Long-Term Care Trust Act
Affordable and Accessible Long-Term Care for Washington
The landmark Long-Term Care Trust Act moved even closer to becoming law this year! The 2018 legislation gained bipartisan support and significant momentum in the Washington Legislature. While the bill will not pass into law this year, we continue to push for immediate funding for research to help perfect the policy. We are more committed than ever to fighting to pass this landmark legislation in 2019.
E-mail your legislators to ask them to support work now to position us to pass this landmark policy in 2019.
We face a crisis in long-term care: Most people will not be able to pay for what they need.
- Most Washingtonians over 65 will eventually need long- term care services, including help with bathing, dressing, toileting, and eating. 1
- Long-term care is prohibitively expensive. The average lifetime cost is $260,000. 2
- Most people have not saved enough to pay for their own care. Median retirement savings for people over 65 is just $148,000. 3
- Medicare does not cover long-term care services.
- Nationally, family caregivers spend an average of 20 percent of their income on out-of-pocket costs related to caregiving. 4
Long-Term Care Trust Act would provide long-term care insurance for people employed in Washington.
- The program provides 365 days worth of coverage.
- Vested Washingtonians receive benefit of $100 per day.
- The benefit would cover the complete cost of one year of long-term care for the average Washingtonian who needs in-home long-term care. 5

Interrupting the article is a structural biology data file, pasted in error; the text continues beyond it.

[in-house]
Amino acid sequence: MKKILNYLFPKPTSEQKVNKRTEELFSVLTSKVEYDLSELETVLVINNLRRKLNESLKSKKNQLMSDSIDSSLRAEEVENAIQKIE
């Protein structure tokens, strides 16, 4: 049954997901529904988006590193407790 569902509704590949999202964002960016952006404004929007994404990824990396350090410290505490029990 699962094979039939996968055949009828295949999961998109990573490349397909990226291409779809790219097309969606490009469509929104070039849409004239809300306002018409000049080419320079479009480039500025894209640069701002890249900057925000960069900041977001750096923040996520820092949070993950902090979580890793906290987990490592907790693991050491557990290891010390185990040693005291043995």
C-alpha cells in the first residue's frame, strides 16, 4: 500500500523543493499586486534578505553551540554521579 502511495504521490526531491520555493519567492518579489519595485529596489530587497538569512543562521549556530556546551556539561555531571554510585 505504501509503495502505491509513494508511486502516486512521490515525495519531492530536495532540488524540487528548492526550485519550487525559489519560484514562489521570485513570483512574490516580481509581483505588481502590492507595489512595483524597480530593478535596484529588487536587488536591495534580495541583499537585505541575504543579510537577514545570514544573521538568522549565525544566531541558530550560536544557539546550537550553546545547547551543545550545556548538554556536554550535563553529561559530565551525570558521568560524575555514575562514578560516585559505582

- The benefit coverage is financed by a 0.49% (half of one percent) payroll deduction on all workers (an average of $23.30/ month). 6
- Vesting period is three of the last six years, or ten years total.
Long-Term Care Trust Act would help protect the state budget from increased spending on Medicaid-funded long-term care.
- Washington now spends $2.1 billion annually on Medicaid-funded long-term service and supports. This spending is projected to increase by 91% in 2040 to $8.02 billion per biennium. 7
- In its first year, the program would save Washington $19 million in Medicaid spending. 8
- By the 10th year, it would save the state $70 million every two years (biennium). 9
- By 2040, this legislation could save Washington State $1.4 billion per biennium.10
- Washington now spends $2.1 billion annually on Medicaid-funded long-term service and supports. This spending is projected to increase by 91% in 2040 to $4.01 billion per year.
Long-Term Care insurance coverage would strengthen Washington’s economy.
- Coverage reduces the burden on family caregivers, enabling them to continue working and save for their own retirement.
- Family members who leave the workforce to care for loved ones typically lose $300,000 in income and benefits. Women lose the most, an average of $324,044.11.
- The program would increase workforce and business productivity by reducing the number of family caregivers who must take time off work or quit paid employment.
People would choose how to use their benefits.